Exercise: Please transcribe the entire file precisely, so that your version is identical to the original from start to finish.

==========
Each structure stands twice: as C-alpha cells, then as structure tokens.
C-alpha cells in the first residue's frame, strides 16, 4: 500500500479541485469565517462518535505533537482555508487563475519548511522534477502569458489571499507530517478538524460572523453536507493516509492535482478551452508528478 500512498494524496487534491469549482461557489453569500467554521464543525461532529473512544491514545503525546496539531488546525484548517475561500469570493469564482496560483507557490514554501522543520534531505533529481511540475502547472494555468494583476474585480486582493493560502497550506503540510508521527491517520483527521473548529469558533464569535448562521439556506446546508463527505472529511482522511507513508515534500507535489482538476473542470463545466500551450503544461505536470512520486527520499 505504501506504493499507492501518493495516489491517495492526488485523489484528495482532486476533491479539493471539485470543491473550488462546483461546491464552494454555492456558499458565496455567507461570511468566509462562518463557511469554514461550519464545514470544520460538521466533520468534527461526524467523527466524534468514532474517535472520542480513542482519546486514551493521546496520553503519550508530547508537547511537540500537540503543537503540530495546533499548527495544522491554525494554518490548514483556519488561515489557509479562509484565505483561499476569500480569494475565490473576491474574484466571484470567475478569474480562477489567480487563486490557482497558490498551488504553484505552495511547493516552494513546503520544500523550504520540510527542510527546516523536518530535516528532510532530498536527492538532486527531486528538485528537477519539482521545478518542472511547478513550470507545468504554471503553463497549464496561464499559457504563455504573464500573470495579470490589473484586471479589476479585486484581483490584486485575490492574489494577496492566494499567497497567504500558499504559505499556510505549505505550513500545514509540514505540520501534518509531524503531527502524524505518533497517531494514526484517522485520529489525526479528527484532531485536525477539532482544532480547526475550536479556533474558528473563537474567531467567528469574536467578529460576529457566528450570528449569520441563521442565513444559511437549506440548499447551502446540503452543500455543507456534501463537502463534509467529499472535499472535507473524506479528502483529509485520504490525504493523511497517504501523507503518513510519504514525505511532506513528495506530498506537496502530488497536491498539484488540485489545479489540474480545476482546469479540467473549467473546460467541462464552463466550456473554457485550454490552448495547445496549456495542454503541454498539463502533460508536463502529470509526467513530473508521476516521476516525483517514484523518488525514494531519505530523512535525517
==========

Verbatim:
Each structure stands twice: as C-alpha cells, then as structure tokens.
C-alpha cells in the first residue's frame, strides 16, 4: 500500500479541485469565517462518535505533537482555508487563475519548511522534477502569458489571499507530517478538524460572523453536507493516509492535482478551452508528478 500512498494524496487534491469549482461557489453569500467554521464543525461532529473512544491514545503525546496539531488546525484548517475561500469570493469564482496560483507557490514554501522543520534531505533529481511540475502547472494555468494583476474585480486582493493560502497550506503540510508521527491517520483527521473548529469558533464569535448562521439556506446546508463527505472529511482522511507513508515534500507535489482538476473542470463545466500551450503544461505536470512520486527520499 505504501506504493499507492501518493495516489491517495492526488485523489484528495482532486476533491479539493471539485470543491473550488462546483461546491464552494454555492456558499458565496455567507461570511468566509462562518463557511469554514461550519464545514470544520460538521466533520468534527461526524467523527466524534468514532474517535472520542480513542482519546486514551493521546496520553503519550508530547508537547511537540500537540503543537503540530495546533499548527495544522491554525494554518490548514483556519488561515489557509479562509484565505483561499476569500480569494475565490473576491474574484466571484470567475478569474480562477489567480487563486490557482497558490498551488504553484505552495511547493516552494513546503520544500523550504520540510527542510527546516523536518530535516528532510532530498536527492538532486527531486528538485528537477519539482521545478518542472511547478513550470507545468504554471503553463497549464496561464499559457504563455504573464500573470495579470490589473484586471479589476479585486484581483490584486485575490492574489494577496492566494499567497497567504500558499504559505499556510505549505505550513500545514509540514505540520501534518509531524503531527502524524505518533497517531494514526484517522485520529489525526479528527484532531485536525477539532482544532480547526475550536479556533474558528473563537474567531467567528469574536467578529460576529457566528450570528449569520441563521442565513444559511437549506440548499447551502446540503452543500455543507456534501463537502463534509467529499472535499472535507473524506479528502483529509485520504490525504493523511497517504501523507503518513510519504514525505511532506513528495506530498506537496502530488497536491498539484488540485489545479489540474480545476482546469479540467473549467473546460467541462464552463466550456473554457485550454490552448495547445496549456495542454503541454498539463502533460508536463502529470509526467513530473508521476516521476516525483517514484523518488525514494531519505530523512535525517